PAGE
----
Tuesday, 14 February 1989
You had never heard of the word until an hour ago, but already your designers are as familiar with the concept as they are with their own mannequins. To your ear, it sounds like the name of a Hong Kong Triad or a term from Jamaican quilting. Not a fat quarter, but a fat-wah.
Since learning the word, you have been unable to get the line of these legs right. Every time you’ve put pen to paper, the pleated skirt in your mind’s eye appears before you on the drawing board like a pair of khaki shorts. Your feet are surrounded by scrunched up sheets of paper. The studio floor looks like the bottom of a hamster’s cage. You rotate the wheel at the side of your drawing board to flatten the angle. Your mind is spinning.
When you started on this outfit, you had imagined it in powder blue, but now you can see that you’re going to have to make it navy. There are two foes doing constant battle within you and, despite your wild flourishes, the businessman in the dark suit usually triumphs over the popinjay in the turquoise cravat. You and your team would not be sitting here today, still hard at work after the events of Black Monday, if navy were not dominant.
Bruce was much the same, except that he claimed it was Cain and Abel who were fighting for dominion over him rather than turquoise and navy: Cain, with the farmhouse in Gloucestershire full of Polynesian spears and fish hooks, lacquerware from Japan and medieval wall-hangings, verses Abel the shepherd, free of possessions, migrating between the plains and high pastures. Bruce was never afraid to alter the facts if they didn’t support the story he wanted to tell. And in the story of his life – perhaps the greatest story he ever created – it was Abel who slew Cain, not the other way around.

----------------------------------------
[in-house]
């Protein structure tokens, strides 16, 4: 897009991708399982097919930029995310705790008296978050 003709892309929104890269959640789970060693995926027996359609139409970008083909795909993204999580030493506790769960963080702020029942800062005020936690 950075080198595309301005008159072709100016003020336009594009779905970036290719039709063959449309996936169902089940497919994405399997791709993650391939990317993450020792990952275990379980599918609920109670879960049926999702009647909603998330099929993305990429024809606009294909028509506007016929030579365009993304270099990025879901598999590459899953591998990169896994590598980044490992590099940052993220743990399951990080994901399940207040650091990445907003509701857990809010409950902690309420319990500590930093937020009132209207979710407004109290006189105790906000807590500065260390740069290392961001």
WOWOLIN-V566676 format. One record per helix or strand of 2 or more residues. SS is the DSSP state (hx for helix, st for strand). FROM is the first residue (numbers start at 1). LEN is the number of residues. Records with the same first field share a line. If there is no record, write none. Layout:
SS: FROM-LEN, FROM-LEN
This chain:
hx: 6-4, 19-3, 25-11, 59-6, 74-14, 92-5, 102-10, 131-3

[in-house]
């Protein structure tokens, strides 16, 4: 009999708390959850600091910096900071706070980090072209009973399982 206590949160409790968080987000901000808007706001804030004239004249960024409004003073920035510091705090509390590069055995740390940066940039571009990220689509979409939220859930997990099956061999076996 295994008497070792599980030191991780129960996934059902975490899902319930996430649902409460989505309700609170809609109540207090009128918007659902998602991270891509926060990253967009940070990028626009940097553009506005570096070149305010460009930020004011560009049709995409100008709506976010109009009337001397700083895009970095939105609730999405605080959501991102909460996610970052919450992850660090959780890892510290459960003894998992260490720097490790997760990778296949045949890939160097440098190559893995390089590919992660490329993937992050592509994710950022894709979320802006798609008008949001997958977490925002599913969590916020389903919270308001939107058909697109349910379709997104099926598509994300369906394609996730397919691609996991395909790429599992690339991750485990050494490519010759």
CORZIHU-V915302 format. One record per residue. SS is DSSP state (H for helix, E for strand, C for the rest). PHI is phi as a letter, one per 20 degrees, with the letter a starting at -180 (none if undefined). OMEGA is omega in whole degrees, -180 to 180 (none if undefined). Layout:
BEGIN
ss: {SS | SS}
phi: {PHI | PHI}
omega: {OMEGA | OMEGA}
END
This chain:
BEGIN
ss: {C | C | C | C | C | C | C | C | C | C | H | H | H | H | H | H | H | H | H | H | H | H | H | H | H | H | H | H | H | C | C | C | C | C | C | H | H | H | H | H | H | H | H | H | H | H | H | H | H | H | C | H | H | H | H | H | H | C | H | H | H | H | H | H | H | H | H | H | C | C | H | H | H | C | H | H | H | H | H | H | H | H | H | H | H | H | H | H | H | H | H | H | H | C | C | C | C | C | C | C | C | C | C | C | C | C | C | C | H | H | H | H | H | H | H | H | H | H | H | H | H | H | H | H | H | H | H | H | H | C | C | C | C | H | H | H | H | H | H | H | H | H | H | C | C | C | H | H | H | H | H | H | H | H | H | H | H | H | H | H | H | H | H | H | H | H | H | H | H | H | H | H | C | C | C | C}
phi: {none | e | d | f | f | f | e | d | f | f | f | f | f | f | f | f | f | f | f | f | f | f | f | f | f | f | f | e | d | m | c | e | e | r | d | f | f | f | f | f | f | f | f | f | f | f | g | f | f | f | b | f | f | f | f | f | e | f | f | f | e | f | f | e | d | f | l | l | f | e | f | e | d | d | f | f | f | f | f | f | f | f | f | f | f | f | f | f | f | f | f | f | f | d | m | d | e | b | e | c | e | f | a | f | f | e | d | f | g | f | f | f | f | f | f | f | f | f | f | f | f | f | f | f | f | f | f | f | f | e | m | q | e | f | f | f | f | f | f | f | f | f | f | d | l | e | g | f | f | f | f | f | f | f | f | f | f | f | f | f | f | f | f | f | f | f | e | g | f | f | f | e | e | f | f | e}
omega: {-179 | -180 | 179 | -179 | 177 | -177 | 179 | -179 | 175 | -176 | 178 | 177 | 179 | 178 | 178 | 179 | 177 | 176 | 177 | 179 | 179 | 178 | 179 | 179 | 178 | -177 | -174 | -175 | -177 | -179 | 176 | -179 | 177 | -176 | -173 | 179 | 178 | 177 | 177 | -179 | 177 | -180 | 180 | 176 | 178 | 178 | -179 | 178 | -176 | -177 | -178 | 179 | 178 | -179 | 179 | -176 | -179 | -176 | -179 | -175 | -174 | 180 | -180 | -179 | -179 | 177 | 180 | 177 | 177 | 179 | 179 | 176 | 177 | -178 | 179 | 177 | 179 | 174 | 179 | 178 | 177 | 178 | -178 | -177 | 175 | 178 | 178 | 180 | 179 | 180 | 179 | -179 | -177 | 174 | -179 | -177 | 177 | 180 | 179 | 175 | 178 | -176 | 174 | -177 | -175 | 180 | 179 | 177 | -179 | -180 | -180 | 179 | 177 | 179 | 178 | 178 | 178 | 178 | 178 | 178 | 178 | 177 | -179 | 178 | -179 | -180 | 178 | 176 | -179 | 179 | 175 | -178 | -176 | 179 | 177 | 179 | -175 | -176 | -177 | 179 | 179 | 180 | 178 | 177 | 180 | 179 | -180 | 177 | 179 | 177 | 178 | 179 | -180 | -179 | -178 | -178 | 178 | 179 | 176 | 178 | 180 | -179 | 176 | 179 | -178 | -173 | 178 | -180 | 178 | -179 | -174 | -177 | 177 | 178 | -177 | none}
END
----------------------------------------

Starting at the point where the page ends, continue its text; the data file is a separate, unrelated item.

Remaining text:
Martin brings you your coffee at ten thirty.
‘So what would you do if someone put a fatwa on you?’ he says, settling the cafetiere on the table next to your drawing board.
‘You make it sound like a magic spell, darling.’
Martin has wrapped a blue keffiyeh around his neck. It drapes all of the way to his navel. Lapis lazuli, if not turquoise, is definitely dominant in Martin.
‘I don’t know why we have to honour these people by using their language as if it was our own?’ you say. ‘As if we understand them?’
‘Okay,’ says Martin. ‘So what would you do if someone sentenced you to death?’
‘Yes, you know, like Rushdie.’
‘Well, then I guess I’d become a nomad.’
You last saw Bruce in July, when his brother wheeled him in here, past your design team, right up to your drawing board. All of the boyish mirth had been sucked from his cheeks. He had been in mid-monologue as he trundled through the door, a Bedouin riding a metal camel, his bemused brother, a younger member of the caravan leading him out to his journey into the desert. That irrepressible energy, once transplanted into a sack of bones, made for a deeply disturbing sight – a revolting one, even. You were dubious when you heard at a party during London Fashion Week last year that our eyeballs never grow, that they remain the same size from birth throughout the journey of our lives, right up to the end. But it was so obviously true when you saw Bruce that day. His body was regressing toward the grave and those bulging eyeballs were broadcasting the full horror of the passage: the prospect of his final destination and the despair at all the work he would leave undone.